Just over a hundred years ago at a clothing factory in lower Manhattan near New York University, one hundred and forty-six factory workers died grisly and excruciatingly painful deaths after a fire broke out in the building twenty minutes before everyone was due to knock off for the day.  Most of the victims were immigrant girls or women from Eastern Europe.  They were either roasted alive, suffocated or crushed to death after leaping from the eighth floor of this supposedly fire-proof building owned by the Triangle Shirtwaist Company.  Many were charred so completely that they barely passed for human.  The Triangle Shirtwaist Factory Fire became one of the most famous work-place tragedies in U.S history.  It helped to trigger regulatory action on vocational safety and solidified sympathy for American labour unions for a few generations.  If you know the story of capitalist America however, it is unsurprising to hear that the company owners who had locked many of the doors to stop alleged theft of company property got off scot free despite public outrage and resulting litigation.

Today, U.S high schools spend between one and forty minutes on the topic during their year-long U.S history curriculum, and so every American walking the streets today should have some dim recollection of this heart-breaking event, although most have probably completely forgotten it.  This lack of awareness is hardly surprising when you visit the site today.  The building actually hasn’t changed much since it was built; it probably looks almost identical to how it did on that Saturday afternoon on March 25, 1911 a few minutes before some piece of discarded clothing material caught fire in a waste basket and triggered the carnage.  The owners had said that the building was fire-proof and they were right.  However, human lungs and flesh weren’t part of the building.  Stone survived, humans perished.  When you read the eye-witness accounts you’re shocked by the unimaginable horror.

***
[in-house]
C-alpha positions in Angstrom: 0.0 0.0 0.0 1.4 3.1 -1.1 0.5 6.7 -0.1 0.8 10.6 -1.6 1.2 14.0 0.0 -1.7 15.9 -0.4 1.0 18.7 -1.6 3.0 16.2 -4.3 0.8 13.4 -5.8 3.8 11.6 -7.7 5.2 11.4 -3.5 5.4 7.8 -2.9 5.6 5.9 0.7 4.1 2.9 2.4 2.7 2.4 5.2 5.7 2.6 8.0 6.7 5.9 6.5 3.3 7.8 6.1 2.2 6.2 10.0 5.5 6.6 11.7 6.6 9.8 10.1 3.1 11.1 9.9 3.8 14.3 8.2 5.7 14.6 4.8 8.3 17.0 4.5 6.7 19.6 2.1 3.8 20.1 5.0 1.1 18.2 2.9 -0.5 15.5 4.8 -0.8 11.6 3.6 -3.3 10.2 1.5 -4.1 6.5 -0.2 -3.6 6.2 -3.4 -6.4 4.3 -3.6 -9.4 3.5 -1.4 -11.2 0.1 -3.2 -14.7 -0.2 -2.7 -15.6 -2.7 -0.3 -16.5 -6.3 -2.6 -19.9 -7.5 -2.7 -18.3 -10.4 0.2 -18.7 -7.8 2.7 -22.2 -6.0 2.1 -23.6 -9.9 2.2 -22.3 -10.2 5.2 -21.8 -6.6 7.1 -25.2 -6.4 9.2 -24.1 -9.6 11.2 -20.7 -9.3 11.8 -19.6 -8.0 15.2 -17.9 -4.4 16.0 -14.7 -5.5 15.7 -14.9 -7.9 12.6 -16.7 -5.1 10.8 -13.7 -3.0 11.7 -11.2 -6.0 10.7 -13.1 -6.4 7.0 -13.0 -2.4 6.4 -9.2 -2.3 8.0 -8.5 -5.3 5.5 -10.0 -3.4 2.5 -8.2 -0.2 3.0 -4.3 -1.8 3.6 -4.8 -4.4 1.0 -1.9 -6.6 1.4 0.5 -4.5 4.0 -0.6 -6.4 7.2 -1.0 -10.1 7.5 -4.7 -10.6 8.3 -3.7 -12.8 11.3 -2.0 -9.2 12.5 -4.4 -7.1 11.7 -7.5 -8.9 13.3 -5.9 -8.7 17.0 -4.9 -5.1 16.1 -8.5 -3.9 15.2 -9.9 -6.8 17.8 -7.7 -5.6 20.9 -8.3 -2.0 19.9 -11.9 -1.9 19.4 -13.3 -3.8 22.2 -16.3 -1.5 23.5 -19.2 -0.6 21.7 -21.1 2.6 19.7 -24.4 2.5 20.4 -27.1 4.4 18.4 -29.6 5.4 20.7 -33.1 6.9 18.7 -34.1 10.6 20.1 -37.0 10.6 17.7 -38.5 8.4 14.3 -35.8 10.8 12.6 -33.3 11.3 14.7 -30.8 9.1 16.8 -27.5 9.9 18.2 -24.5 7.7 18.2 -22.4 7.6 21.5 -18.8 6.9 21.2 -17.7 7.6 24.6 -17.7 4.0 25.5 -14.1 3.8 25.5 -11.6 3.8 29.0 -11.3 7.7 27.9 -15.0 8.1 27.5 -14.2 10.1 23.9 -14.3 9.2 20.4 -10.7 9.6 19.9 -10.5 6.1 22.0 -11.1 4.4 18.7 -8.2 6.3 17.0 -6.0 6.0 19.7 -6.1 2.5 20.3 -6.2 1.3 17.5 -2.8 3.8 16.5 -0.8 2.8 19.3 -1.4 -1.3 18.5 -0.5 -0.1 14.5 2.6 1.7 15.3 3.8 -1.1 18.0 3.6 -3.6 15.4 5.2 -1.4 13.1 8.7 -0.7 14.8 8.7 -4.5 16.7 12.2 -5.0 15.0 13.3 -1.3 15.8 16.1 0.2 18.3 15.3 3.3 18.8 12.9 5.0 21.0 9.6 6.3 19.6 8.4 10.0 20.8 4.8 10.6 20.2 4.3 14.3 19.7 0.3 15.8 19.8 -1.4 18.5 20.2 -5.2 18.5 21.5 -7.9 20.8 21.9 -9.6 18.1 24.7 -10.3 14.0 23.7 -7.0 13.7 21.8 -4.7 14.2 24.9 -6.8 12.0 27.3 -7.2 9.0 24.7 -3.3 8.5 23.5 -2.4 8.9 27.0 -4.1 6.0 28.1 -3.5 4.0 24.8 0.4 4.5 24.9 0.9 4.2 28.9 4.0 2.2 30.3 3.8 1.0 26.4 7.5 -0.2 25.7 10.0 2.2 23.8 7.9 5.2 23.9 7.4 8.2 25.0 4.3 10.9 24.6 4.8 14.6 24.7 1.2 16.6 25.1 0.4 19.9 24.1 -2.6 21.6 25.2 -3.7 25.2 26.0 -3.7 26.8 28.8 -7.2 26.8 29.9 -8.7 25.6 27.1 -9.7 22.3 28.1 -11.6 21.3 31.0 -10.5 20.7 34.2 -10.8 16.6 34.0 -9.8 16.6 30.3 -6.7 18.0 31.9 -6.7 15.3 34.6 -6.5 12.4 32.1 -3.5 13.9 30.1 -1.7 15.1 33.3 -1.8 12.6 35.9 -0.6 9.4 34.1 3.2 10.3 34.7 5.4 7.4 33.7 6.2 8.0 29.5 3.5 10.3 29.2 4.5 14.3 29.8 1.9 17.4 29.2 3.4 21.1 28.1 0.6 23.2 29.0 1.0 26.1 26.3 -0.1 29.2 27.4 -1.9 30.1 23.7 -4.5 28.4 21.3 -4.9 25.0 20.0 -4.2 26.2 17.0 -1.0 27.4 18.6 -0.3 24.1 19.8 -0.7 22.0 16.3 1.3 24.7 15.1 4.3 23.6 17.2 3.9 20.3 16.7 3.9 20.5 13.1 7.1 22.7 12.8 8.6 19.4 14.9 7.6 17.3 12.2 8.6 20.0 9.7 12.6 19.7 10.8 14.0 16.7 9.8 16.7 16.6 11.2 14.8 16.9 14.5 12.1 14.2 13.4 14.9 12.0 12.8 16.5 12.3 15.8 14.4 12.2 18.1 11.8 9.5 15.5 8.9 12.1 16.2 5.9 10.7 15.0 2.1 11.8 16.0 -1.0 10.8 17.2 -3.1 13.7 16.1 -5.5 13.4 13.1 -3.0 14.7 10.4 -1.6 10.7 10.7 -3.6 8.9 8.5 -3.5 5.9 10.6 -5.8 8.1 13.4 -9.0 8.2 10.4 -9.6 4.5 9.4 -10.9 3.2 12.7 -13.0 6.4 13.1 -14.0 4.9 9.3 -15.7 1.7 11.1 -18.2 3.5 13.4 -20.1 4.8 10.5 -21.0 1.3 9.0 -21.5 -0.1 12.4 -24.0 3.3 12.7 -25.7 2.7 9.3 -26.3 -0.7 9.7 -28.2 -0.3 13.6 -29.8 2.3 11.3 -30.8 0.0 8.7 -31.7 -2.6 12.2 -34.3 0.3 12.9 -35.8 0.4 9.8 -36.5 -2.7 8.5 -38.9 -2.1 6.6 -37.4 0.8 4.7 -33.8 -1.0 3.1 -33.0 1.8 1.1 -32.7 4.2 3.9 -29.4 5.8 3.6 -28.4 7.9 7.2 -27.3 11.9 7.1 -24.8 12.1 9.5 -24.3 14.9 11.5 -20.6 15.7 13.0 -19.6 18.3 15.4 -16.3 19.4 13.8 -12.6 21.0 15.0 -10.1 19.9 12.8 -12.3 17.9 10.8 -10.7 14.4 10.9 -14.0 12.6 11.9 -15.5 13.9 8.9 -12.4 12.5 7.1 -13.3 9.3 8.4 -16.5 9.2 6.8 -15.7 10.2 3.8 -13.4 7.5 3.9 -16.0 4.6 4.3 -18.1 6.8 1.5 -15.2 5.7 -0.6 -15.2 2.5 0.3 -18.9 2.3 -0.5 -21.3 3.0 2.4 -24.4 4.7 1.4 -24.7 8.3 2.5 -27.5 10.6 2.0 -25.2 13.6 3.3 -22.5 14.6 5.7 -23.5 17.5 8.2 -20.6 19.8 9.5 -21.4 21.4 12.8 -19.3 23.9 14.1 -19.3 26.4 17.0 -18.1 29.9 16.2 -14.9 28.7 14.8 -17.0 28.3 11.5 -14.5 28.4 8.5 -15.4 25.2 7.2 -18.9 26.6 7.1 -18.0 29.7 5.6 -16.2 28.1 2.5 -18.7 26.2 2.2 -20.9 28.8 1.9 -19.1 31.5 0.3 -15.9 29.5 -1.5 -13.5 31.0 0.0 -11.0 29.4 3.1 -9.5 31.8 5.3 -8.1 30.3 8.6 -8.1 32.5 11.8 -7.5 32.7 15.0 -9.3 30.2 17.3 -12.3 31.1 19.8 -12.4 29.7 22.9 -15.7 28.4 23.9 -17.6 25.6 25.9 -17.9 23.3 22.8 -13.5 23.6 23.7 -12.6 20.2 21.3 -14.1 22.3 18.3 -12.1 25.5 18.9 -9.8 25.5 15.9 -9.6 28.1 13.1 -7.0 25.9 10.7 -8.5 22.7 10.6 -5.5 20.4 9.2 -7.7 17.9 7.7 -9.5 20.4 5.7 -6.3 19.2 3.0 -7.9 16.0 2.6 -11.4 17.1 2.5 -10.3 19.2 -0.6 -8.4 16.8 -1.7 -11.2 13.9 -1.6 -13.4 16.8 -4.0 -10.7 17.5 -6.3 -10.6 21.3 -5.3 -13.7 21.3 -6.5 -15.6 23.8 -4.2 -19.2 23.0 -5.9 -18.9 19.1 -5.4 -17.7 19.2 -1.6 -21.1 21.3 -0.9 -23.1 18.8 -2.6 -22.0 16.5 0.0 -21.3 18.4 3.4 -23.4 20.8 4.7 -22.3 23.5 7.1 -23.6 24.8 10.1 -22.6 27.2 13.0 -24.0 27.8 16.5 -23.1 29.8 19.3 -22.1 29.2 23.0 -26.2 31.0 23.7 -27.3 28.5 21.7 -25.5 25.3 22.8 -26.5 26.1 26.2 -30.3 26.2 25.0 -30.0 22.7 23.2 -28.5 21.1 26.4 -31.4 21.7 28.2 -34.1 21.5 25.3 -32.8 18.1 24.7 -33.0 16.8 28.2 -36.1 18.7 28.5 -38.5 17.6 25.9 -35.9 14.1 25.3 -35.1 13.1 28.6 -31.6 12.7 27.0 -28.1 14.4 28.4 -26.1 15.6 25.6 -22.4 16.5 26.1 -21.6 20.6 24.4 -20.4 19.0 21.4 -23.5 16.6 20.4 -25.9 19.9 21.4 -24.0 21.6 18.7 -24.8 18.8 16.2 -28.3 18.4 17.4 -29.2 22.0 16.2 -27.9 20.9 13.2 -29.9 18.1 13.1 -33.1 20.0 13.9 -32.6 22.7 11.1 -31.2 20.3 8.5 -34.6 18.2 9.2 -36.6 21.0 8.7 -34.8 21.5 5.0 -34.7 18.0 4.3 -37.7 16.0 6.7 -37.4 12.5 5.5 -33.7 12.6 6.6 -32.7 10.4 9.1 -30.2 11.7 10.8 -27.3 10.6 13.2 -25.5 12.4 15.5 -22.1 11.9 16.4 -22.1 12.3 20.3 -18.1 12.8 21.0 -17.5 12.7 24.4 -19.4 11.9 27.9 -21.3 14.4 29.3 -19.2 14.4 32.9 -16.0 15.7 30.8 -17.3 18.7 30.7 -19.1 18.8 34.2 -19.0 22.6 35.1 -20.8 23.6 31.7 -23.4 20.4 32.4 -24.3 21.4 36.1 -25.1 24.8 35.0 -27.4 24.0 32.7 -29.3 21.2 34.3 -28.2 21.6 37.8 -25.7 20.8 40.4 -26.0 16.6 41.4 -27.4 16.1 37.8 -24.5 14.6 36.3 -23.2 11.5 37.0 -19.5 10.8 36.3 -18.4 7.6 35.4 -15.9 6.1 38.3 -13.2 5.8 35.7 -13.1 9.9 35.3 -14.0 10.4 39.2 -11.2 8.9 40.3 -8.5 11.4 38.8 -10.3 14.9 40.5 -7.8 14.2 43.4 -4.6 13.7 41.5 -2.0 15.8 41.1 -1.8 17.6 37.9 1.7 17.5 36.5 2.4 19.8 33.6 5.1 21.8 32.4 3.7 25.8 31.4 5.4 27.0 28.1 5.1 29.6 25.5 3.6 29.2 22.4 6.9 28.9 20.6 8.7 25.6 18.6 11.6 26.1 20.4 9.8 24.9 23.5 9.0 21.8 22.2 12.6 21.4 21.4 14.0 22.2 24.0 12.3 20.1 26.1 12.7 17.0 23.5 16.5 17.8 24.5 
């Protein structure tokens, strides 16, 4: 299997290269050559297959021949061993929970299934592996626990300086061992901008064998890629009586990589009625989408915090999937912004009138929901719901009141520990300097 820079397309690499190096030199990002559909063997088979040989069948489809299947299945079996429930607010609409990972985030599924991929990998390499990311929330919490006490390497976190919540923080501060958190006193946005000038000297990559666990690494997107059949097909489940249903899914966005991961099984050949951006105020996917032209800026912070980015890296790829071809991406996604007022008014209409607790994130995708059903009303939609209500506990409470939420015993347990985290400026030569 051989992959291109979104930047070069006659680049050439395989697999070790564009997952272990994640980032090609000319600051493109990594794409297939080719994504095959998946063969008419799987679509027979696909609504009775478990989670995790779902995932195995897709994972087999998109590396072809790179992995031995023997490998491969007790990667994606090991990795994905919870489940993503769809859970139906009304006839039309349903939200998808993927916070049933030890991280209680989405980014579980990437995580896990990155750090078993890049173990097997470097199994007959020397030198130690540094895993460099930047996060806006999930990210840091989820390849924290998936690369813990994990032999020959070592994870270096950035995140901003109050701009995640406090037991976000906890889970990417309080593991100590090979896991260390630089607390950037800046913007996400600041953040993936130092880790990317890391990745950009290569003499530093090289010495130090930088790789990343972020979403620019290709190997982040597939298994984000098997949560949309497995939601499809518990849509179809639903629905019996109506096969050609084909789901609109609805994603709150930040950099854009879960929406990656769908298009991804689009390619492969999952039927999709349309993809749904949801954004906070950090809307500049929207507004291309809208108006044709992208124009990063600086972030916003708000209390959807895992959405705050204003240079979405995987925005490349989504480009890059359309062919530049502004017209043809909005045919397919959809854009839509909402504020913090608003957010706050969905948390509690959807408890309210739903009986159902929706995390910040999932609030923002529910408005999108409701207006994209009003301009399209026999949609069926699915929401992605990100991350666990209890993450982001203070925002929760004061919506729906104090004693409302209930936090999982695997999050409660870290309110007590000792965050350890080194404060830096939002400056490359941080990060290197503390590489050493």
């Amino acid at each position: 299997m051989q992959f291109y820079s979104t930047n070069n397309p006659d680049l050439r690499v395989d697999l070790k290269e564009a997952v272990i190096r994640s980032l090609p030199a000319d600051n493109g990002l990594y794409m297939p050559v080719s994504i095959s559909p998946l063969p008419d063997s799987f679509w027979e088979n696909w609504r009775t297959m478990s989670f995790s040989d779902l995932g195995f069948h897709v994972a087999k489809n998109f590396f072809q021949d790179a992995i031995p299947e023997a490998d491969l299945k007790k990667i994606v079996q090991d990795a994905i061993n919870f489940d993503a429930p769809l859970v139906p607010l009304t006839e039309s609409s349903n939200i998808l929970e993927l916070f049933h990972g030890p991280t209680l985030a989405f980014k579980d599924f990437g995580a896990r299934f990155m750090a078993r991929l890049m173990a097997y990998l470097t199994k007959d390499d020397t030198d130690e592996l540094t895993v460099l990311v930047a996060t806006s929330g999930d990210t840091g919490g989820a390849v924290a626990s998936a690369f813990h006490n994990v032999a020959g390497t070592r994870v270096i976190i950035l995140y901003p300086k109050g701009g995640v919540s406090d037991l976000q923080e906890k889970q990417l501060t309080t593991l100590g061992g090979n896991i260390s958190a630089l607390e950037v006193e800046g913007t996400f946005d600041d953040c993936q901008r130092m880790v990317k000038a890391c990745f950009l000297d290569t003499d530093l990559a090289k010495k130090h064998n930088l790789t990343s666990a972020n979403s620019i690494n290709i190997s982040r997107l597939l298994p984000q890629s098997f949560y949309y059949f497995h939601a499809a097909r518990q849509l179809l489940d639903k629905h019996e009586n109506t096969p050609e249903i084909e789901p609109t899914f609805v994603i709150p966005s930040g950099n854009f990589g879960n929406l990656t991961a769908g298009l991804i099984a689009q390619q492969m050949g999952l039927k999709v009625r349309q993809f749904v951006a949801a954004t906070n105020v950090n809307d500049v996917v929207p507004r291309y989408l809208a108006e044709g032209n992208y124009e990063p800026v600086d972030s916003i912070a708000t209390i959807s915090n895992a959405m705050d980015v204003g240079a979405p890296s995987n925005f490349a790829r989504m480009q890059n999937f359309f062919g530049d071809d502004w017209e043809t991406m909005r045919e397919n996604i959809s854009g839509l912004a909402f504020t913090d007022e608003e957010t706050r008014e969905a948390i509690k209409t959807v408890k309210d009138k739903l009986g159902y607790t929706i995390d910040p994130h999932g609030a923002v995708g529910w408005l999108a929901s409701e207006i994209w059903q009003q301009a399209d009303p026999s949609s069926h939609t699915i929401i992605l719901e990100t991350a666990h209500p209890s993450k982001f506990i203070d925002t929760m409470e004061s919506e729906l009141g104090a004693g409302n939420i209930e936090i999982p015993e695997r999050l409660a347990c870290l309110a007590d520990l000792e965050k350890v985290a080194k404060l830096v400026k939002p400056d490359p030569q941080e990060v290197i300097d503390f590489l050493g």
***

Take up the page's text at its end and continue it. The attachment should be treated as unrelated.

It is a sad statement on our society that the building only has three small plaques attached to its lower walls where the building sits on the quiet corners of Washington Place and Greene Street.  Three small, nondescript plaques, that’s it.  146 lives lost due to industrialist greed, incompetence and hubris.  I was expecting a towering memorial in the middle of the street with wreaths of flowers placed there annually by city dignitaries and union representatives.  Was my touching of the fire-proof stone a symbolic gesture or to re-balance myself from the surprise of such an inadequate testimonial?

Adding insult to injury, on the more public side of the building where it over-looks Washington Square, a beautiful public park and a major cultural icon in the heart of the New York University campus, a much more visible and imposing plaque celebrates the philanthropic largesse of Julius Silver, a corporate executive, whose “generosity” made it possible for this building to become the Silver Center for Arts and Science at the University.  With this plaque, hypocrisy is complete and the deprivation of the poor and destitute has been guaranteed ad infinitum.  A University really should know better.

I left this sad historic site behind and walked about a mile to the “City Winery, a modern and refined restaurant, winery and music venue, on Varrick Street.  The venue boasts high ceilings, tasteful artwork, strong wooden beams, and distressed brick chimneys.  Communal dining tables where you meet and eat with strangers surround a slightly elevated stage with a black, mournful back-drop and a cluster of wall-mounted wine barrels.  Here, “The Cowboy Junkies” were scheduled to play their third and final show across two evenings.